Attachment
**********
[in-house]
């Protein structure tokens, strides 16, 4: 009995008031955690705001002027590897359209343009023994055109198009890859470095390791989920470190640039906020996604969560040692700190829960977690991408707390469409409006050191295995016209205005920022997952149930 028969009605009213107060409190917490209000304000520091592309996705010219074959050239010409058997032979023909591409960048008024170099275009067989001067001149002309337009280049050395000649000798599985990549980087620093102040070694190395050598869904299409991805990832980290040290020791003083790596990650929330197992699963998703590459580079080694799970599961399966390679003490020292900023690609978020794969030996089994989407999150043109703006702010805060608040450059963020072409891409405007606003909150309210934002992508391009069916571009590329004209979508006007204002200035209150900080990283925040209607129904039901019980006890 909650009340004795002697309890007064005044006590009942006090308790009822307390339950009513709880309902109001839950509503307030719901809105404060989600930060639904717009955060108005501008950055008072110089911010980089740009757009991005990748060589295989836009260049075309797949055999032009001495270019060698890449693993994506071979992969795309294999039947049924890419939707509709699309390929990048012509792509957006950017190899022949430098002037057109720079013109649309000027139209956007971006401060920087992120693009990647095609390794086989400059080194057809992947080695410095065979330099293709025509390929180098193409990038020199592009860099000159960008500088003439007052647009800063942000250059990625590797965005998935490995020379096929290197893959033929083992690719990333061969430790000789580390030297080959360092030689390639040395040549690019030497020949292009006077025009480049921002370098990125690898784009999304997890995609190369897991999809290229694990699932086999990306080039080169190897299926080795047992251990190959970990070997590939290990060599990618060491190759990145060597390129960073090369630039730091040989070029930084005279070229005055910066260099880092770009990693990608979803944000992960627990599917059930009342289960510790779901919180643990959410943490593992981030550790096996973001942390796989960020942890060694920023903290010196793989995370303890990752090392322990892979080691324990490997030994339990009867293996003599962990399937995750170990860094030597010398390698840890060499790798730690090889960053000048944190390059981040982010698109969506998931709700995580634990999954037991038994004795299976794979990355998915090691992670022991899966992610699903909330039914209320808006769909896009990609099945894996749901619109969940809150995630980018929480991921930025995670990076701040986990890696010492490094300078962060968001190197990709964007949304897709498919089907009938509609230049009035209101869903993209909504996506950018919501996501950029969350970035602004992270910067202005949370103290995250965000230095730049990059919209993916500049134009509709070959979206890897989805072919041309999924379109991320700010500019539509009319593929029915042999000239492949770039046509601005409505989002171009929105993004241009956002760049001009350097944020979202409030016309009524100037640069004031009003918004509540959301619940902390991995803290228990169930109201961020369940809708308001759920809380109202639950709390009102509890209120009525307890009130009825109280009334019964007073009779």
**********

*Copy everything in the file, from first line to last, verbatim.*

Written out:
[in-house]
């Protein structure tokens, strides 16, 4: 009995008031955690705001002027590897359209343009023994055109198009890859470095390791989920470190640039906020996604969560040692700190829960977690991408707390469409409006050191295995016209205005920022997952149930 028969009605009213107060409190917490209000304000520091592309996705010219074959050239010409058997032979023909591409960048008024170099275009067989001067001149002309337009280049050395000649000798599985990549980087620093102040070694190395050598869904299409991805990832980290040290020791003083790596990650929330197992699963998703590459580079080694799970599961399966390679003490020292900023690609978020794969030996089994989407999150043109703006702010805060608040450059963020072409891409405007606003909150309210934002992508391009069916571009590329004209979508006007204002200035209150900080990283925040209607129904039901019980006890 909650009340004795002697309890007064005044006590009942006090308790009822307390339950009513709880309902109001839950509503307030719901809105404060989600930060639904717009955060108005501008950055008072110089911010980089740009757009991005990748060589295989836009260049075309797949055999032009001495270019060698890449693993994506071979992969795309294999039947049924890419939707509709699309390929990048012509792509957006950017190899022949430098002037057109720079013109649309000027139209956007971006401060920087992120693009990647095609390794086989400059080194057809992947080695410095065979330099293709025509390929180098193409990038020199592009860099000159960008500088003439007052647009800063942000250059990625590797965005998935490995020379096929290197893959033929083992690719990333061969430790000789580390030297080959360092030689390639040395040549690019030497020949292009006077025009480049921002370098990125690898784009999304997890995609190369897991999809290229694990699932086999990306080039080169190897299926080795047992251990190959970990070997590939290990060599990618060491190759990145060597390129960073090369630039730091040989070029930084005279070229005055910066260099880092770009990693990608979803944000992960627990599917059930009342289960510790779901919180643990959410943490593992981030550790096996973001942390796989960020942890060694920023903290010196793989995370303890990752090392322990892979080691324990490997030994339990009867293996003599962990399937995750170990860094030597010398390698840890060499790798730690090889960053000048944190390059981040982010698109969506998931709700995580634990999954037991038994004795299976794979990355998915090691992670022991899966992610699903909330039914209320808006769909896009990609099945894996749901619109969940809150995630980018929480991921930025995670990076701040986990890696010492490094300078962060968001190197990709964007949304897709498919089907009938509609230049009035209101869903993209909504996506950018919501996501950029969350970035602004992270910067202005949370103290995250965000230095730049990059919209993916500049134009509709070959979206890897989805072919041309999924379109991320700010500019539509009319593929029915042999000239492949770039046509601005409505989002171009929105993004241009956002760049001009350097944020979202409030016309009524100037640069004031009003918004509540959301619940902390991995803290228990169930109201961020369940809708308001759920809380109202639950709390009102509890209120009525307890009130009825109280009334019964007073009779």